Wu Yi: Forthright negotiator makes her mark
Named the second-most powerful woman this year by Forbes magazine, Vice-Premier Wu Yi has proved herself in the male-dominated world of mainland politics with her unique personality and tough working style.
Ms Wu, 68, has been praised for her forcefulness in international trade negotiations as Beijing's top negotiator and her contribution to the nation's rising influence on the global economy.
For almost 20 years she has impressed the world with her inspiring confidence, courage and troubleshooting skills. She has coped with various tough issues, from foreign trade to panic after the outbreak of Sars and recent international pressure on the mainland over food safety standards.
Always elegantly dressed, Ms Wu keeps her private life under wraps and deliberately avoids interviews.
She was also reported to have picked up the nickname 'little woman', though this little woman showed excellent potential as a leader from her youth.
Born into a poor family in 1938 in Wuhan , Hubei province , Ms Wu joined the Communist Party in 1962 after graduating from the Beijing Petroleum Institute.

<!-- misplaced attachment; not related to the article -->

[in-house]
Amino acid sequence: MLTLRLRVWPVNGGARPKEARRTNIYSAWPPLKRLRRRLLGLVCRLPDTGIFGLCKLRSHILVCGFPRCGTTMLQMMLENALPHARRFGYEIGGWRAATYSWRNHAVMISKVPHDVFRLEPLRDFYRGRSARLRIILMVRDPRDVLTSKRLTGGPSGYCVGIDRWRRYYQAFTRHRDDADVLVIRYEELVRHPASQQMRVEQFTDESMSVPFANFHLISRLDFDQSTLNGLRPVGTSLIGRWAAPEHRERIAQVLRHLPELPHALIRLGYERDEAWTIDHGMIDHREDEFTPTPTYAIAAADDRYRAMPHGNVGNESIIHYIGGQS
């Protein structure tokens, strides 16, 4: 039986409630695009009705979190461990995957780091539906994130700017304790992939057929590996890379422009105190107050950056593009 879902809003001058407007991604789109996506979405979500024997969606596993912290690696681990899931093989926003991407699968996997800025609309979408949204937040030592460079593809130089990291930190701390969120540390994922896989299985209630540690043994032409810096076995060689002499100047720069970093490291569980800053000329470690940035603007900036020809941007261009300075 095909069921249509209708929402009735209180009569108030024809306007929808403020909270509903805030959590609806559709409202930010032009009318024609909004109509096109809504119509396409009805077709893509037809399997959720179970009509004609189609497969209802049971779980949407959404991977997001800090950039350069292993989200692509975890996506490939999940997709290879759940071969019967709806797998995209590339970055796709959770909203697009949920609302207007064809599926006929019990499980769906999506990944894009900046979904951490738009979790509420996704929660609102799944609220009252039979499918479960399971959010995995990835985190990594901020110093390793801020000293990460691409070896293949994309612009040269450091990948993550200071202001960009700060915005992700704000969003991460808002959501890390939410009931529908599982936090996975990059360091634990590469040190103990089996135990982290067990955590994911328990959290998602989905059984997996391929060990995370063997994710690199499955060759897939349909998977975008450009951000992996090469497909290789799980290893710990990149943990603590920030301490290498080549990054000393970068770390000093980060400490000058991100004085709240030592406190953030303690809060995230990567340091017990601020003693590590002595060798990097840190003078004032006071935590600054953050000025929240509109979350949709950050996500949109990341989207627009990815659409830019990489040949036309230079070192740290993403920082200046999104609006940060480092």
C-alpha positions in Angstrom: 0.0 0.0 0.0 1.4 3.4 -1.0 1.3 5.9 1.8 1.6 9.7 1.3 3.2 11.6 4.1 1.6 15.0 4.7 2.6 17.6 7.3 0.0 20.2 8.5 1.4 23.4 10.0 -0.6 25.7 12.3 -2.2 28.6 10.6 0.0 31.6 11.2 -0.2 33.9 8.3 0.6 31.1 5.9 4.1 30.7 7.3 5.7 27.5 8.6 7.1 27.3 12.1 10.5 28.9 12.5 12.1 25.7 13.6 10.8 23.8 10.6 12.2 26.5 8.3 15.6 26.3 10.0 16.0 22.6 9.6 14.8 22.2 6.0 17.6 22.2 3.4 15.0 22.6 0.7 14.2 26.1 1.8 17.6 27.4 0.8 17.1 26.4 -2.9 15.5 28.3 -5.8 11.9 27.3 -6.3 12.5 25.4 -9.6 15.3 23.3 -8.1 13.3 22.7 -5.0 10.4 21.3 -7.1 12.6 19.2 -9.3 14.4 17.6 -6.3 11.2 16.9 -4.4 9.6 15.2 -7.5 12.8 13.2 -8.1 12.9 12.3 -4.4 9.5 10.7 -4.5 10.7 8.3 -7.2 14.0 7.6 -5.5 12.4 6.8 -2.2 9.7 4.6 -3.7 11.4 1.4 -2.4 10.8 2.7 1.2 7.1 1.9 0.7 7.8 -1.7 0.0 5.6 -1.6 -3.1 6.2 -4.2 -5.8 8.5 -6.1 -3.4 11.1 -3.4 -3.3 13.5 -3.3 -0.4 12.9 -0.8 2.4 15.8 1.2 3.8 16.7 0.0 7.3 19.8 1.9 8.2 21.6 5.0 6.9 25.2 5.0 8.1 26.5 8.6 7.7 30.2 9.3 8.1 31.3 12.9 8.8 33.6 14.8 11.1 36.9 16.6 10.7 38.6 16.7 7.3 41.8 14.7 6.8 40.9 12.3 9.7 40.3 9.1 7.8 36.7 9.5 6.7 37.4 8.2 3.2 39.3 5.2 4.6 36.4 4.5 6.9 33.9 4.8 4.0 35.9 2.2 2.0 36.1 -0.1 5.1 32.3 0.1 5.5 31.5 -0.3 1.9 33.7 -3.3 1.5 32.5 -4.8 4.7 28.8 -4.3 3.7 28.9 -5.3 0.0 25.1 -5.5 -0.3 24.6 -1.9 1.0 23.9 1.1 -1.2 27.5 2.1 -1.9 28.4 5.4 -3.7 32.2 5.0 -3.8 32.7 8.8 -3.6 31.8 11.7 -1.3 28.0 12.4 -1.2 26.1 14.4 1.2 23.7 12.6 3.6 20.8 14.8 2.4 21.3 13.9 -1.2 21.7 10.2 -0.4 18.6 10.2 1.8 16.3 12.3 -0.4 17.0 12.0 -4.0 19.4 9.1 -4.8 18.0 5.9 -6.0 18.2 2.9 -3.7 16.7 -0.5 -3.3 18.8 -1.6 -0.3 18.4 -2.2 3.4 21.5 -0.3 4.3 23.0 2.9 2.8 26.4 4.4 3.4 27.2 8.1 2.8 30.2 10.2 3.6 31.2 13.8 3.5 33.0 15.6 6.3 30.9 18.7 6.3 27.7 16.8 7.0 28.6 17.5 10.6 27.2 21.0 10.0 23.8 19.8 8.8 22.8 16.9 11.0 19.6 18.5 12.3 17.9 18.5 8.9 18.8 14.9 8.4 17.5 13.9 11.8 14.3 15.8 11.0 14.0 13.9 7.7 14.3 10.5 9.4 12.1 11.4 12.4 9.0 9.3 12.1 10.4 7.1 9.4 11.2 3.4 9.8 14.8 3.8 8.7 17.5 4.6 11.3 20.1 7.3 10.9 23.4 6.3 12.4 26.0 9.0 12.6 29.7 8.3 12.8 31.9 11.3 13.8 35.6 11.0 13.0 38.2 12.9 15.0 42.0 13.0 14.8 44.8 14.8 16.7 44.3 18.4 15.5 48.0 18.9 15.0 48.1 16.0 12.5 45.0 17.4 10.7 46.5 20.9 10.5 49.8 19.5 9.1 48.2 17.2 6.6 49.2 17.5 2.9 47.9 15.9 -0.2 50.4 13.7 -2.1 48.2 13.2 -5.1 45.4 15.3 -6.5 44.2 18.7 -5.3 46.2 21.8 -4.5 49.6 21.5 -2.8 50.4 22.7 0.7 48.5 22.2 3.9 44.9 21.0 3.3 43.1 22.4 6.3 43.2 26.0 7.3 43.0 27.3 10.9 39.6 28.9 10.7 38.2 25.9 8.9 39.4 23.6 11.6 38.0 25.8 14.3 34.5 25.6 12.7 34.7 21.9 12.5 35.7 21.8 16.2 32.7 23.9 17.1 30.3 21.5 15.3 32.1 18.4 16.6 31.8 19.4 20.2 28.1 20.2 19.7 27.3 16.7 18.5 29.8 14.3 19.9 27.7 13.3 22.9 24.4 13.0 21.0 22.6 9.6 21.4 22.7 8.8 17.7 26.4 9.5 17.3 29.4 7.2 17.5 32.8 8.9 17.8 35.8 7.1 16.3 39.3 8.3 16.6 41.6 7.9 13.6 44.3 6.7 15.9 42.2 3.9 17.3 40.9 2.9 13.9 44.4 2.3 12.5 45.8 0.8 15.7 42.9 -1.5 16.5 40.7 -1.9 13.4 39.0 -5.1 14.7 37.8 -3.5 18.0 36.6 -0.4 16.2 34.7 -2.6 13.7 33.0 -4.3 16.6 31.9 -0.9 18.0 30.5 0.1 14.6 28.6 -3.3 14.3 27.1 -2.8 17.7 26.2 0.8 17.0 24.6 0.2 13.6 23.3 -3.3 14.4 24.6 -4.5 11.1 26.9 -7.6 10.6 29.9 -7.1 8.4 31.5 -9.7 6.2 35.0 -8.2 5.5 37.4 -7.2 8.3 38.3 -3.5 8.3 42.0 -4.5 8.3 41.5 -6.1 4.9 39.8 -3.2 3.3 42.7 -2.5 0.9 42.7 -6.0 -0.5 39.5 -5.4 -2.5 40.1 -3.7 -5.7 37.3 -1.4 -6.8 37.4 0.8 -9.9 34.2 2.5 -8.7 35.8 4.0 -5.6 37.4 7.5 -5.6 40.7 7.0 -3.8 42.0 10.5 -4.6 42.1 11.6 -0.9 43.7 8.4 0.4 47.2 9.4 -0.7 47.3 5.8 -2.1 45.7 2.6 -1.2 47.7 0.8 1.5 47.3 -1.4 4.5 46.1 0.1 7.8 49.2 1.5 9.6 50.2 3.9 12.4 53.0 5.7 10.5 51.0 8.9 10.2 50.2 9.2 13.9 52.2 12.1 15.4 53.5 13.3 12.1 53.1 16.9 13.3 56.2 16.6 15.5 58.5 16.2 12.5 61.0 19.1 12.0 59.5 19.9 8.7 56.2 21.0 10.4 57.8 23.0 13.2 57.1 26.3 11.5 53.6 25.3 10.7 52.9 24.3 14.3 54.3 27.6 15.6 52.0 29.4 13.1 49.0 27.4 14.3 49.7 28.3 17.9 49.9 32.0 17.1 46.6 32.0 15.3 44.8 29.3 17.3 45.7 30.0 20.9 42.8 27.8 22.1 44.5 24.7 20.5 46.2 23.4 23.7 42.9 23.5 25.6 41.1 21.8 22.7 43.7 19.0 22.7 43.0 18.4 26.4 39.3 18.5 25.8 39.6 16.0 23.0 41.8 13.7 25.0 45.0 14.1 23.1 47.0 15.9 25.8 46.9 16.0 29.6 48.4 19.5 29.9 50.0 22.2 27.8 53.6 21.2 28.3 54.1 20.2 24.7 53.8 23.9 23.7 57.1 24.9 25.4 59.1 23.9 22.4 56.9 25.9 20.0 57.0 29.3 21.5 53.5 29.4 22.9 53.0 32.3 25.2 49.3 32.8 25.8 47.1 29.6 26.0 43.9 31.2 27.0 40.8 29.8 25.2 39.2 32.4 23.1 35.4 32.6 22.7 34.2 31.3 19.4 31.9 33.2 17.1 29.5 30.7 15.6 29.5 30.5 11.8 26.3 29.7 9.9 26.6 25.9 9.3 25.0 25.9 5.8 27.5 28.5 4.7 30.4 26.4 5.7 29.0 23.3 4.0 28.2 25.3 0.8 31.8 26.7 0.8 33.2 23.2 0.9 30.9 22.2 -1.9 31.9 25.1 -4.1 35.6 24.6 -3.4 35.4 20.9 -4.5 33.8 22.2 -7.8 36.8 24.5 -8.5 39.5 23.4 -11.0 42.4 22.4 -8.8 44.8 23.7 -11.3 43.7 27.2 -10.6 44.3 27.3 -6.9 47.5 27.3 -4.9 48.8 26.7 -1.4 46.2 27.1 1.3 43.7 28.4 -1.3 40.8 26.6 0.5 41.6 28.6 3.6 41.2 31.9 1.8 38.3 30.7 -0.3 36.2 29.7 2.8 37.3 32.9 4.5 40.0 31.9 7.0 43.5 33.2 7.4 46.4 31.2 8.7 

Her first job was as a technician in the Lanzhou Oil Refinery in Gansu province . She stayed in the petroleum industry for 18 years and rose to deputy director of the Beijing Dongfanghong Oil Refinery.
From 1983 to 1988 she was deputy manager of the Yanshan Petroleum Corp and, through hard work and a good rapport with her staff, was soon promoted to party secretary of the giant national company.
Her political career took off in 1988 when she was appointed vice-mayor of Beijing responsible for economic and trade affairs, and an alternate member of the 13th party central committee.
In 1990, as representative of the China Council for Promotion of International Trade, Ms Wu made two visits to the US and met business leaders to try to improve ties after the 1989 Tiananmen student protests.
In 1991 she was promoted to vice-minister of the Ministry of Foreign Economic Relations and Trade and became the top negotiator.
She displayed excellent crisis-management skills and a forcefulness that helped her hammer out trade agreements with the United States, European Union and Russia, and negotiations for accession to the World Trade Organisation.
From 1993 to 1998 she was party secretary at the Ministry of Foreign Economic Relations and Trade. She was made a vice-premier in March 2003 and oversaw the nation's fight against Sars while heading the Ministry of Health from 2003 to 2005. She was an alternate Politburo member from 1997 and a full member from 2002.